Recall that in Stage I Recovery, we achieve sobriety. Stage I required us to admit our powerlessness over alcohol, over our addiction (or if you like, over our addict self) so we could achieve physical sobriety. Self-acceptance is born at the moment we truly admit that we are powerless and that our lives have become unmanageable. It was at this moment that we began, even slowly, to embrace who we truly are! The admission of powerlessness in turn helped us find a healthier source of power to achieve physical sobriety. The admission that our lives have become unmanageable created an experience of humility which is necessary if we are going to do the psychological work we need to do to achieve emotional sobriety.

Please don’t think of self-acceptance as something that just happens. It is something we do. We won’t admit or own a problem if we don’t first accept we have it. Self-acceptance helps us begin to align ourselves with reality, with recovery.

Being aligned with the reality of our fatal condition (addiction) is a critical step in all recovery. As Bill Wilson stated, “Little good can come to any alcoholic who joins A.A. unless he has first accepted his devastating weakness [alcoholism or addiction] and all its consequences” (BB p21). But this isn’t as easy as it sounds. We don’t like to admit we are powerless.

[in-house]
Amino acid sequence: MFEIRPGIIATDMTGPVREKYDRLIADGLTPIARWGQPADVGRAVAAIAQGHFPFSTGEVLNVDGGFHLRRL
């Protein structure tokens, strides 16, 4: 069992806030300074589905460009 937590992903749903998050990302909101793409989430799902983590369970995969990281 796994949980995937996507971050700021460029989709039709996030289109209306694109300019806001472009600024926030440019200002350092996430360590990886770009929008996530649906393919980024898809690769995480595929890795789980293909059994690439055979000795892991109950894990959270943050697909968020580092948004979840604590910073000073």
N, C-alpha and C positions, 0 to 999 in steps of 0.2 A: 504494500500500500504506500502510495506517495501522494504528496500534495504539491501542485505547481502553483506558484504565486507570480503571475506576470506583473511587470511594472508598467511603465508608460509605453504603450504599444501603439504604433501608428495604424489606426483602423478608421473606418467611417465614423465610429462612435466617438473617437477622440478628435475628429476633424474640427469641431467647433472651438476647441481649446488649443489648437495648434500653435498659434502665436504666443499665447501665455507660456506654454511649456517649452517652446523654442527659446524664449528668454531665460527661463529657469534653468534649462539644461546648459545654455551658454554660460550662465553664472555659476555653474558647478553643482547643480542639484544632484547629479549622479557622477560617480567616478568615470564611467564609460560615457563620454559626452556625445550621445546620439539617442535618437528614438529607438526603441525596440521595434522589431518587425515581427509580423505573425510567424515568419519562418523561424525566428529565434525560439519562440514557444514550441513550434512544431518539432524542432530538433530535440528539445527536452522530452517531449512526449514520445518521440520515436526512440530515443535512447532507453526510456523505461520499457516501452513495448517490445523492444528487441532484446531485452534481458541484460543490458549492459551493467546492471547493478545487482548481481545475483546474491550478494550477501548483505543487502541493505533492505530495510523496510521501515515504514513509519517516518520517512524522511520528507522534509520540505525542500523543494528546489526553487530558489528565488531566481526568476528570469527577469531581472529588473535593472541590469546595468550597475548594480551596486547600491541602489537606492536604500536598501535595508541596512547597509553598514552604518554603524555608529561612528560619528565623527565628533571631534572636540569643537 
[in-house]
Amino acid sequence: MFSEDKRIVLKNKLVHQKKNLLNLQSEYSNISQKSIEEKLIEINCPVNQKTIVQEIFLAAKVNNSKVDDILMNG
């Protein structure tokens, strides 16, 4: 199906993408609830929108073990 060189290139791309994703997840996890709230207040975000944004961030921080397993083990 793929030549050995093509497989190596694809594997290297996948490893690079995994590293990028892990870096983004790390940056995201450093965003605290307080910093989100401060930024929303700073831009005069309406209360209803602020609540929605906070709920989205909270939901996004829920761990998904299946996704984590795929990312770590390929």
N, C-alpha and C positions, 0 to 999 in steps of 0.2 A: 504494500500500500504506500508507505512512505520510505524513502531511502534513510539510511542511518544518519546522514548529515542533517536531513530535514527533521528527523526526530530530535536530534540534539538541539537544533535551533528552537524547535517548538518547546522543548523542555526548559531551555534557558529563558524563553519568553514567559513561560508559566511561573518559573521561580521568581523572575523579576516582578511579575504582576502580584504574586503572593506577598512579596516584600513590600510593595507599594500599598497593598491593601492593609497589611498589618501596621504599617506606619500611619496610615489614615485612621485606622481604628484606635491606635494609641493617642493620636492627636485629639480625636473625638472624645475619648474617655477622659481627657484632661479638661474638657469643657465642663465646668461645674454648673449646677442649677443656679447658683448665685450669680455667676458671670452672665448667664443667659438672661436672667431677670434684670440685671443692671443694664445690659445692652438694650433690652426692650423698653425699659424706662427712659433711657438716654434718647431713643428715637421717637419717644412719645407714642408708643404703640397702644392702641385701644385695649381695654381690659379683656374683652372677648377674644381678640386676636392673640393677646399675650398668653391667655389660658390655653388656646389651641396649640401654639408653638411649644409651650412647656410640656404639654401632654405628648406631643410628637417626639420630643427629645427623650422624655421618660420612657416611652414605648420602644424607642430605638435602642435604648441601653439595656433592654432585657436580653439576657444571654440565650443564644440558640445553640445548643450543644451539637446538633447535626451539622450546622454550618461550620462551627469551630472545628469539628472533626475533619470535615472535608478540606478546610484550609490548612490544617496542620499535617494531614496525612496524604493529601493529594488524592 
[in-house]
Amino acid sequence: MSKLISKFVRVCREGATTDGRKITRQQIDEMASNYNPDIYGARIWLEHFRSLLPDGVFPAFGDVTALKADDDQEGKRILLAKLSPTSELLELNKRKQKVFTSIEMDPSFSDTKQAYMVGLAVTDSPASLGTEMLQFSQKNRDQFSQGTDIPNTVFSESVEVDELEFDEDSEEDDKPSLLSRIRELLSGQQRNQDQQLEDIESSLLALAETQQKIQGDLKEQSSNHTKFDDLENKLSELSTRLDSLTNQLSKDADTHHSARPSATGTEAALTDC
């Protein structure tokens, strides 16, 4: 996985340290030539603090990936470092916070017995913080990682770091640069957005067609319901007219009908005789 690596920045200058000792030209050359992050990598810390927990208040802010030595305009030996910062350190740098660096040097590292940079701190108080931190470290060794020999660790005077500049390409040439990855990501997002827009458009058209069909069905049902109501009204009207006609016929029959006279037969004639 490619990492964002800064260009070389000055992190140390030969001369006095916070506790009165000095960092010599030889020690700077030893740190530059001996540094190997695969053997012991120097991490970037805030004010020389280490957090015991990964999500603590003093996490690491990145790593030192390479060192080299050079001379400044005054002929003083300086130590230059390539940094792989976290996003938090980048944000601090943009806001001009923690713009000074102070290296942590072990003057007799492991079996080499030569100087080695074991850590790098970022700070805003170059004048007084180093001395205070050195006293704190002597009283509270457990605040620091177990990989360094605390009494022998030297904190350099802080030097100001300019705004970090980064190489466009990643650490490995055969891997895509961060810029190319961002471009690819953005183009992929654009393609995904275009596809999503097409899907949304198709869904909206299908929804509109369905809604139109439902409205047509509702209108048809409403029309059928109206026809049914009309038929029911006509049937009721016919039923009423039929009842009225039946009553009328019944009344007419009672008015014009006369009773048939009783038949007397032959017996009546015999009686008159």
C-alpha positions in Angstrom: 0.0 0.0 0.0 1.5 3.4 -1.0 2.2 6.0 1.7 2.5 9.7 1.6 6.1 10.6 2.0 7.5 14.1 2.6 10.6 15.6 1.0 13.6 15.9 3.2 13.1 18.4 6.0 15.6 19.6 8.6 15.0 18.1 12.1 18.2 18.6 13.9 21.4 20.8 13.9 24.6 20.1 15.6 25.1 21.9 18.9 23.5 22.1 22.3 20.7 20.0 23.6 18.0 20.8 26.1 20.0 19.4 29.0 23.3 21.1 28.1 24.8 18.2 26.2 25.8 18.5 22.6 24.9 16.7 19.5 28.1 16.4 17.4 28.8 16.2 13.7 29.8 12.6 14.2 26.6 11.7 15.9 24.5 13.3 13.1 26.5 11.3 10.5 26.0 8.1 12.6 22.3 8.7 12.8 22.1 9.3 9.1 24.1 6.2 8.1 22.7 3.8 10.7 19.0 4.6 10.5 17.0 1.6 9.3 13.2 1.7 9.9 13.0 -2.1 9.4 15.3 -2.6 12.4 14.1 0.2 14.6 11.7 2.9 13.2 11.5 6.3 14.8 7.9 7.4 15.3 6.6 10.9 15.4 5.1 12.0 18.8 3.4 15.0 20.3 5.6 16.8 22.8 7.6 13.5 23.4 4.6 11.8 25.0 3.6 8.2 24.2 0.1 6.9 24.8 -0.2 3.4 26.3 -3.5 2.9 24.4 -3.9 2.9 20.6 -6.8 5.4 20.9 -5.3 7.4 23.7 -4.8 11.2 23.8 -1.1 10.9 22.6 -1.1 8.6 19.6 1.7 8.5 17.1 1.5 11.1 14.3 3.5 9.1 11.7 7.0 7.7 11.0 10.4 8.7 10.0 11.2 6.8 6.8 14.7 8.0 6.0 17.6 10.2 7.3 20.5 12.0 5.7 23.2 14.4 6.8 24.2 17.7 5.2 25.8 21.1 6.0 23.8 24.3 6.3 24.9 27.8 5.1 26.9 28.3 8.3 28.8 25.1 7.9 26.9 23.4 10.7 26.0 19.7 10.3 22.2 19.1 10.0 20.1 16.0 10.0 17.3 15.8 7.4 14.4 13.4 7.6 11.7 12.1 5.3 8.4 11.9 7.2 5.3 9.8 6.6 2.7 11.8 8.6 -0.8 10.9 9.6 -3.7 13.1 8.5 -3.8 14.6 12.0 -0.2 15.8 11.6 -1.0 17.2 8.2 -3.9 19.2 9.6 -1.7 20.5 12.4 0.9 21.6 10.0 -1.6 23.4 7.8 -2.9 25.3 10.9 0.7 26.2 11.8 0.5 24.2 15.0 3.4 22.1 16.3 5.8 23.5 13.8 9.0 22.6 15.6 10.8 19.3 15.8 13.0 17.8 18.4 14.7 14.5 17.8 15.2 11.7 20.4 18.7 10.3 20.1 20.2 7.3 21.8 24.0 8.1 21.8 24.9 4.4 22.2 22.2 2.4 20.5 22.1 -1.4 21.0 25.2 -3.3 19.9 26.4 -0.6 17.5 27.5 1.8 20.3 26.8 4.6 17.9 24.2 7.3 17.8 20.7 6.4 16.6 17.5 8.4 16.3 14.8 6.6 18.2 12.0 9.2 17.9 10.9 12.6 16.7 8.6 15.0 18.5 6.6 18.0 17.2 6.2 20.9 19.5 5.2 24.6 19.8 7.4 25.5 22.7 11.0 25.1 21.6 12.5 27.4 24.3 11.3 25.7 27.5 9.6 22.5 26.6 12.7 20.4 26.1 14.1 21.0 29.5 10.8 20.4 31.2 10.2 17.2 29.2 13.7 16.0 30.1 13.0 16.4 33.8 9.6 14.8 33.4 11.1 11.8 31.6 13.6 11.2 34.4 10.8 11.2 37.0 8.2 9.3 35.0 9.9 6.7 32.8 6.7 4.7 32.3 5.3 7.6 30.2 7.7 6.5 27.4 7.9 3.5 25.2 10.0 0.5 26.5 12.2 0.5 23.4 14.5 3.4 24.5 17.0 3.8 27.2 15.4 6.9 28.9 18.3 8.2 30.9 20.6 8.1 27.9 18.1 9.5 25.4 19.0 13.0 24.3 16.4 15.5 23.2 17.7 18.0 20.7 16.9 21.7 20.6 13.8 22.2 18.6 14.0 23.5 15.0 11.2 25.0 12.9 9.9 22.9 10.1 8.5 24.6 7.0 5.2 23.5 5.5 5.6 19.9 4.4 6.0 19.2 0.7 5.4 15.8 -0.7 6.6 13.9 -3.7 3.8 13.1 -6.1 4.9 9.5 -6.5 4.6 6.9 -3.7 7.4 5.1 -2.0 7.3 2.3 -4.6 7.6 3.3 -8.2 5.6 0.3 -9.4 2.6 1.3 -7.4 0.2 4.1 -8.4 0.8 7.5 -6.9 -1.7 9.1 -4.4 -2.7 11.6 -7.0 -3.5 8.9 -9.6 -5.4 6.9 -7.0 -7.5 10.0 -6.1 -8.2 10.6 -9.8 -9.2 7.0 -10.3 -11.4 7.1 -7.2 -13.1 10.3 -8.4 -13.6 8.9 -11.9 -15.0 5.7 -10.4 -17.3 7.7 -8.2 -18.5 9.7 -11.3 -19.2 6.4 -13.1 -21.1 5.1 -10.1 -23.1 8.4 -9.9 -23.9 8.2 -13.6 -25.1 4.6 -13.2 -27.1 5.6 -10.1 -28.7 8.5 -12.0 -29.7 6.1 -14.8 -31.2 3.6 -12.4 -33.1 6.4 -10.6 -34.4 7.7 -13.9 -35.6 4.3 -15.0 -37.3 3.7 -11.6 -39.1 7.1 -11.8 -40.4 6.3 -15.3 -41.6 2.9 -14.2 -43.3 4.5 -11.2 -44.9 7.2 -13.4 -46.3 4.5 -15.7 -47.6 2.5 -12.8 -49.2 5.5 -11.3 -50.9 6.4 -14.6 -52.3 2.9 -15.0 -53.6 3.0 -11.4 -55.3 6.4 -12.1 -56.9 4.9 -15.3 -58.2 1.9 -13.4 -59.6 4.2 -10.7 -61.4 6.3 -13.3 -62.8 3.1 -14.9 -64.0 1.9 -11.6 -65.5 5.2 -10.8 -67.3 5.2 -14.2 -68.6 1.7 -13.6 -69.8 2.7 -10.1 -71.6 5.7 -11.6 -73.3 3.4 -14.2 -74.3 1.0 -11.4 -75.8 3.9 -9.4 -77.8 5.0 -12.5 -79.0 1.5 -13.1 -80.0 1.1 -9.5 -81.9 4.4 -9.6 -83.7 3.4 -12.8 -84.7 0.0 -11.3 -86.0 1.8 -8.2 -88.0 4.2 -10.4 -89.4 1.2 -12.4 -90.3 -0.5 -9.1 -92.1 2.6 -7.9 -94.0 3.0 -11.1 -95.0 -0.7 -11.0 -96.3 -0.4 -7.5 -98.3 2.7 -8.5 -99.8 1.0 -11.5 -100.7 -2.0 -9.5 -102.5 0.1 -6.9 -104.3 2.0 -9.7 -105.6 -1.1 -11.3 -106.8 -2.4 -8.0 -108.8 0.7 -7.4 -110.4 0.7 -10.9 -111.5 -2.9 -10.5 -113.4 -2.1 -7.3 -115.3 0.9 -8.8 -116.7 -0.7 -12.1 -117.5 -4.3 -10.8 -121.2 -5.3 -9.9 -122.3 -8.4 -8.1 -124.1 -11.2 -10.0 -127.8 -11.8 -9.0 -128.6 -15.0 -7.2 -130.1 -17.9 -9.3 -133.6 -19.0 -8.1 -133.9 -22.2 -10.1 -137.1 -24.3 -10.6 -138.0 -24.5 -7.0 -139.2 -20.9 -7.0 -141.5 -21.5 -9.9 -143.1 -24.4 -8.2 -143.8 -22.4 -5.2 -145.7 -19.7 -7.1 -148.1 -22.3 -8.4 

There are many forces at work that make it hard for us to accept ourselves as we are. As Bill W. stated, our natural instincts cry out against the admission of powerlessness. We developed our false self to gain power over our environment so we wouldn’t be rejected, be unacceptable, or be unloved. We wanted to control and manipulate people to get them to respond to us as we want them to. Admitting powerlessness threatens the very nature or construct of the false self. It means we don’t have the power to control. That’s a crisis for us!”

There’s a reason we resist self-acceptance; it threatens who we think we should be. “Who we think we should be” is our false self, and we mistakenly believe that our false self will make us feel safe in the world.

Resistance to self-acceptance must be addressed if we are to achieve any permanent change in our lives—especially if we are ever to achieve emotional sobriety. What a paradox! We need to accept our resistance to self-acceptance in order to begin the process of accepting ourselves as we really are!